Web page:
Dr Robert Smith: [00:10:07] Yeah, that’s great. That’s a great segway actually, because when I talked about this idea of ontological, uncertainty, and uncertainty about the things that exist in the universe, when you make out a form, our database schema or way of basically describing things, you’re intrinsically limiting the number of different things that can exist. Oftentimes, when things like accidents occur or innovations occur, the nature of them intrinsically – as they don’t fit categories well – so you end up in this situation where you’ve got a device or a form that’s built to basically satisfy what you knew existed already in the past.
But the thing you’re trying to use that form for is exactly the stuff you didn’t expect to happen. So, what you can expect to happen then is that the form won’t work well, or the [00:11:00] database schema won’t work well to categorise those things. So, what you end up doing is cramming it in and then leaving lots of space, where the thing that really mattered remains unfilled, because it doesn’t fit the form.
And when this happens – and people who’ve worked in complicated organisations know this really well; for instance, I did some work in the past on electronic health records. And what you find in those is that there’ll be a massive complex schema for basically check boxing what the patient has and what the patient’s condition is.
What you find is that doctors use those check boxes and those categories and codes and things to categorise illnesses, but then in the notes and the description notes, there’s all the meaning. They’ve put all the meaning in the description notes and even then, they’re not able to capture it all [00:12:00] because they’re busy, because it’s difficult to capture something as complex as the human condition, because it involves psychological factors, it involves lots of different stuff.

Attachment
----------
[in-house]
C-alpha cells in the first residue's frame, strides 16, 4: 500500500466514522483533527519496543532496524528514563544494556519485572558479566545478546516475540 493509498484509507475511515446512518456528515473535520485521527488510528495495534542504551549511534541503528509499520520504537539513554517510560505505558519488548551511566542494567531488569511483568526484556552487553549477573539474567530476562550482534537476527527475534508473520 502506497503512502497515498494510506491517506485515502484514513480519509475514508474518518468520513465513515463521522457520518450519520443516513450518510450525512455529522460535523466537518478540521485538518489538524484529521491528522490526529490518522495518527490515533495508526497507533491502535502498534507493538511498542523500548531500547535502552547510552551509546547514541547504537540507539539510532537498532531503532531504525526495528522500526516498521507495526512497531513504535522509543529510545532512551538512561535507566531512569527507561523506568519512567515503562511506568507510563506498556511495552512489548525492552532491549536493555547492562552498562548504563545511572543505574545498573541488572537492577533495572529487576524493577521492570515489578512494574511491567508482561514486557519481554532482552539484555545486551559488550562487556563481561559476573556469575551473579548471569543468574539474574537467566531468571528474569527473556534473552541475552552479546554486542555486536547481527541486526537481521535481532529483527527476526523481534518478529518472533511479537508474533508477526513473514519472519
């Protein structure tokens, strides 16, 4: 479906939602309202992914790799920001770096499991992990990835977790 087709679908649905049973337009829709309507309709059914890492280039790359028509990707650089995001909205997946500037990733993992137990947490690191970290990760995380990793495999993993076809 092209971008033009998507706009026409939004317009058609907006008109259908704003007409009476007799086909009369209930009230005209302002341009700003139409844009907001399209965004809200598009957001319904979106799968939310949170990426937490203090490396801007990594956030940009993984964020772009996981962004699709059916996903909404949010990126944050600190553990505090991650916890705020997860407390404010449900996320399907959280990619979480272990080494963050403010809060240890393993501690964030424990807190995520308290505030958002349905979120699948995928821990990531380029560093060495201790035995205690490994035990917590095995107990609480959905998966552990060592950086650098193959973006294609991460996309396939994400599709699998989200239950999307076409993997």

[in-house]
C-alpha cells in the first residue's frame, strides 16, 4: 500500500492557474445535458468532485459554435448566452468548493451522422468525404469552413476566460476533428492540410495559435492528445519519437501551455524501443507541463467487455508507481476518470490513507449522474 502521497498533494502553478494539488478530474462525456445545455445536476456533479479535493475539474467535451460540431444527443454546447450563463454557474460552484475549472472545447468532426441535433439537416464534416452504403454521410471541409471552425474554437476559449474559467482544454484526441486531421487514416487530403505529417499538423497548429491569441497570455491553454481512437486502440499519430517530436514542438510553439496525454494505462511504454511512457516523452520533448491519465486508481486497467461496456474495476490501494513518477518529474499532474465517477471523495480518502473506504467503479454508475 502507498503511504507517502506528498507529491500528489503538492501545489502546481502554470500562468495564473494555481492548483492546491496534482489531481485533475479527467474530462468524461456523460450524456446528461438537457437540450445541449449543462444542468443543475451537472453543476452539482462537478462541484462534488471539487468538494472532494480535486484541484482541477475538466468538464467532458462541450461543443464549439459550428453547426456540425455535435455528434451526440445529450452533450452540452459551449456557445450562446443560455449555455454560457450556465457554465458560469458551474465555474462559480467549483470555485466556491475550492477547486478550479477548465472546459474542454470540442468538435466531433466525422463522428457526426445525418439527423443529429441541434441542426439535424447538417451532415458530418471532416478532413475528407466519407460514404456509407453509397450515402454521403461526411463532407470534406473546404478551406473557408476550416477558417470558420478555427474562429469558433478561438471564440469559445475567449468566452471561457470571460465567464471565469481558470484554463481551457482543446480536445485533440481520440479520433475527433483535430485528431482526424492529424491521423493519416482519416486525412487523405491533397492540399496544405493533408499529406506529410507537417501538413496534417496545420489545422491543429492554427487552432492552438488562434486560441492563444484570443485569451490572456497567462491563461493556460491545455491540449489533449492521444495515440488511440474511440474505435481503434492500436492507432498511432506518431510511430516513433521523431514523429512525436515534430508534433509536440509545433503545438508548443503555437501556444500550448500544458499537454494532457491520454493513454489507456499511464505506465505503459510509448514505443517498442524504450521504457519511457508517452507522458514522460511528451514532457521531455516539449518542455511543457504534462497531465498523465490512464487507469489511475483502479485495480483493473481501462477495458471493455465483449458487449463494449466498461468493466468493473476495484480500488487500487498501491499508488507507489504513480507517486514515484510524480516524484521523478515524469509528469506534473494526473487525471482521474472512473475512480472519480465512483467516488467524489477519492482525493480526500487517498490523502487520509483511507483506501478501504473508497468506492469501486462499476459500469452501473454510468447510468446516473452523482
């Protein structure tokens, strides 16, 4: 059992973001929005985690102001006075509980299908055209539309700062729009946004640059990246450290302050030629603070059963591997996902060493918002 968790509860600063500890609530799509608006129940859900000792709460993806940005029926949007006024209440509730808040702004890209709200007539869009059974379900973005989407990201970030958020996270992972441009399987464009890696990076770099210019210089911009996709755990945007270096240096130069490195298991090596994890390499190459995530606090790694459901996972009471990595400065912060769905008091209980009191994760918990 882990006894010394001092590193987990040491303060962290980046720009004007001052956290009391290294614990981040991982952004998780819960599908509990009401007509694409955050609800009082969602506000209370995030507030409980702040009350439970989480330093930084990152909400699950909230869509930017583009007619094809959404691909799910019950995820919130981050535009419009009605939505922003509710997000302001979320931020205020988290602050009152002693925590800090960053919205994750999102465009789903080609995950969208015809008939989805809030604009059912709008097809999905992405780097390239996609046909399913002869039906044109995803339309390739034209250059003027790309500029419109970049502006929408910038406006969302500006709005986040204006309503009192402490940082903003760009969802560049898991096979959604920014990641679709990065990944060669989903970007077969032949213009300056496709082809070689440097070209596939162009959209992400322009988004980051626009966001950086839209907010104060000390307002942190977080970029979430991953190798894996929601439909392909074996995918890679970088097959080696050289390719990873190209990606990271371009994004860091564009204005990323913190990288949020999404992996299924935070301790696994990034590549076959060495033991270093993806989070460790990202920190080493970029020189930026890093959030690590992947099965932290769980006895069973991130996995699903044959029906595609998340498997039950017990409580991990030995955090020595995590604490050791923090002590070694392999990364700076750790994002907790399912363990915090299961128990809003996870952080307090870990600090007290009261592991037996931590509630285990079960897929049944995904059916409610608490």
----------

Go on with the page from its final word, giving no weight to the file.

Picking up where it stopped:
So, you get basically a loss of information and that’s why you need a doctor to have a personal relationship with a patient because the doctor in his head is holding information that isn’t recorded in the technical system. Now, I’d imagine the same thing is true of, things like accidents. If you capture them in a form, you’re going to miss information, you may fill it out into a description field, but then that description field is going to be limited in its ability to communicate. So, what you really need is a larger testimony from not only one person, but for many people, because another thing about something as complex as an organisational failure or an analysis of a situation or a safety report, is that multiple perspectives are actually where the reality lies.
And so you end up basically trying to cram that into forms and losing things that you really need [00:13:00] to know.
Nippin Anand: [00:13:02] Rob, there is so much to take from this, last few minutes that you spoke, it’s immensely helpful. So, the way I see it, as what you just said is that, the very act of reporting something, the very act of putting something on a paper is reductionist because you cannot capture everything that you observed.